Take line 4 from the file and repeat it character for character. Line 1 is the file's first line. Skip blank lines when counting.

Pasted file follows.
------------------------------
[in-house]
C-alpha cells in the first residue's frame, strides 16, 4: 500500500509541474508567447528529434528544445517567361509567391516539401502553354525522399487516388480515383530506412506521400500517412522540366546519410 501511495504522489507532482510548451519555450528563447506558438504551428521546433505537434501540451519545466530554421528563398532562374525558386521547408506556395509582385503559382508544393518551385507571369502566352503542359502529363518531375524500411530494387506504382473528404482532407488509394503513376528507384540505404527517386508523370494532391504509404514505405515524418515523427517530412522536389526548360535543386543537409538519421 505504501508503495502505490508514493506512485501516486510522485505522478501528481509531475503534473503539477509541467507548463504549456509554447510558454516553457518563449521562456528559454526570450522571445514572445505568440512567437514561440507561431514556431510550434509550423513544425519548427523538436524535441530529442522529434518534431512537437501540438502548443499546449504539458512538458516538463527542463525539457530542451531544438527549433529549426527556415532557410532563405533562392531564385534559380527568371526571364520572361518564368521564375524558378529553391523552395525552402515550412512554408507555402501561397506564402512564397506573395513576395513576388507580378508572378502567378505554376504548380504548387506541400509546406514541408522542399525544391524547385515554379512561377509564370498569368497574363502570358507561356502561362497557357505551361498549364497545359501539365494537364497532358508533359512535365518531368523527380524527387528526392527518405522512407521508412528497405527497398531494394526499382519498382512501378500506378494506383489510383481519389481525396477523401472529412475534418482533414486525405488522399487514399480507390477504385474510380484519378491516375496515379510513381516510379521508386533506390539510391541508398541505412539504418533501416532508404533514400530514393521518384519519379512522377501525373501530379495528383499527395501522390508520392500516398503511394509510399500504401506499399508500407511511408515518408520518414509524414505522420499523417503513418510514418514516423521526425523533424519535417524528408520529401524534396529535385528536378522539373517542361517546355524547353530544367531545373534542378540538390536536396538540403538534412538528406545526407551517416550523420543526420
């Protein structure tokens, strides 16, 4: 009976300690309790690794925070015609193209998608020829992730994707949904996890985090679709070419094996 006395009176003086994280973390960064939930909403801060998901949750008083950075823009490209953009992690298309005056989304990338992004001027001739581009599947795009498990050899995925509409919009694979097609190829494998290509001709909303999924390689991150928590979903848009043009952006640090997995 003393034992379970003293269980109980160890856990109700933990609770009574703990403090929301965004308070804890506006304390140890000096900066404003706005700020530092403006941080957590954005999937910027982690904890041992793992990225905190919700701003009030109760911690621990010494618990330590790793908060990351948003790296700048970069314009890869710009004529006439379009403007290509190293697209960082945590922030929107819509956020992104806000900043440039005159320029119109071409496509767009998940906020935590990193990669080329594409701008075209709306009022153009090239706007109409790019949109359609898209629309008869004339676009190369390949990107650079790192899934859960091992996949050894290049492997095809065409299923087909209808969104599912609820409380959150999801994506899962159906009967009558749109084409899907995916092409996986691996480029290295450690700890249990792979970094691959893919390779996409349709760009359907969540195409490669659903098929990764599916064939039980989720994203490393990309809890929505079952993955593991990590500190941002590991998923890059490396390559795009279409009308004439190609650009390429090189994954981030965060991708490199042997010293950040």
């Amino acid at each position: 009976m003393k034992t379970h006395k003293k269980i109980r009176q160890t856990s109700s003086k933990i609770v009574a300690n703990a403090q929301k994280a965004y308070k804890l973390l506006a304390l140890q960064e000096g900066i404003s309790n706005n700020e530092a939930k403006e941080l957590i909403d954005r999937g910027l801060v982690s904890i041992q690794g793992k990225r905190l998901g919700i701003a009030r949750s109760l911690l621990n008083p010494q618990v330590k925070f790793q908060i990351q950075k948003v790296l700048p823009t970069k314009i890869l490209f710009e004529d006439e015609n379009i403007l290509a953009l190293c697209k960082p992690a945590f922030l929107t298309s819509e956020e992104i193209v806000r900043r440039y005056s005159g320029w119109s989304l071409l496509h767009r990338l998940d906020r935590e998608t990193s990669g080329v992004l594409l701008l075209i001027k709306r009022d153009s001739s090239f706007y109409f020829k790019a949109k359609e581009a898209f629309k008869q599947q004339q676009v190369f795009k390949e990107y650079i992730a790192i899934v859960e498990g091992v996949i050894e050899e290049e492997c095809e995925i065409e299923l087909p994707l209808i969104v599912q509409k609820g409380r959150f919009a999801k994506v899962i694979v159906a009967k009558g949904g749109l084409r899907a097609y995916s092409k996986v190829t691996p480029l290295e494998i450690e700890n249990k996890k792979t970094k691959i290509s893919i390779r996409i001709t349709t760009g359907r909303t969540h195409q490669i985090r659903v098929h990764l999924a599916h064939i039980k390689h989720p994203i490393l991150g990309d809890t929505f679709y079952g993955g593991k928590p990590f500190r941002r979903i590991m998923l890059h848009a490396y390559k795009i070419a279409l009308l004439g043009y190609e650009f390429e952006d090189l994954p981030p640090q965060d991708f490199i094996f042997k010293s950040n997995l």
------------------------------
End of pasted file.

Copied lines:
């Amino acid at each position: 009976m003393k034992t379970h006395k003293k269980i109980r009176q160890t856990s109700s003086k933990i609770v009574a300690n703990a403090q929301k994280a965004y308070k804890l973390l506006a304390l140890q960064e000096g900066i404003s309790n706005n700020e530092a939930k403006e941080l957590i909403d954005r999937g910027l801060v982690s904890i041992q690794g793992k990225r905190l998901g919700i701003a009030r949750s109760l911690l621990n008083p010494q618990v330590k925070f790793q908060i990351q950075k948003v790296l700048p823009t970069k314009i890869l490209f710009e004529d006439e015609n379009i403007l290509a953009l190293c697209k960082p992690a945590f922030l929107t298309s819509e956020e992104i193209v806000r900043r440039y005056s005159g320029w119109s989304l071409l496509h767009r990338l998940d906020r935590e998608t990193s990669g080329v992004l594409l701008l075209i001027k709306r009022d153009s001739s090239f706007y109409f020829k790019a949109k359609e581009a898209f629309k008869q599947q004339q676009v190369f795009k390949e990107y650079i992730a790192i899934v859960e498990g091992v996949i050894e050899e290049e492997c095809e995925i065409e299923l087909p994707l209808i969104v599912q509409k609820g409380r959150f919009a999801k994506v899962i694979v159906a009967k009558g949904g749109l084409r899907a097609y995916s092409k996986v190829t691996p480029l290295e494998i450690e700890n249990k996890k792979t970094k691959i290509s893919i390779r996409i001709t349709t760009g359907r909303t969540h195409q490669i985090r659903v098929h990764l999924a599916h064939i039980k390689h989720p994203i490393l991150g990309d809890t929505f679709y079952g993955g593991k928590p990590f500190r941002r979903i590991m998923l890059h848009a490396y390559k795009i070419a279409l009308l004439g043009y190609e650009f390429e952006d090189l994954p981030p640090q965060d991708f490199i094996f042997k010293s950040n997995l």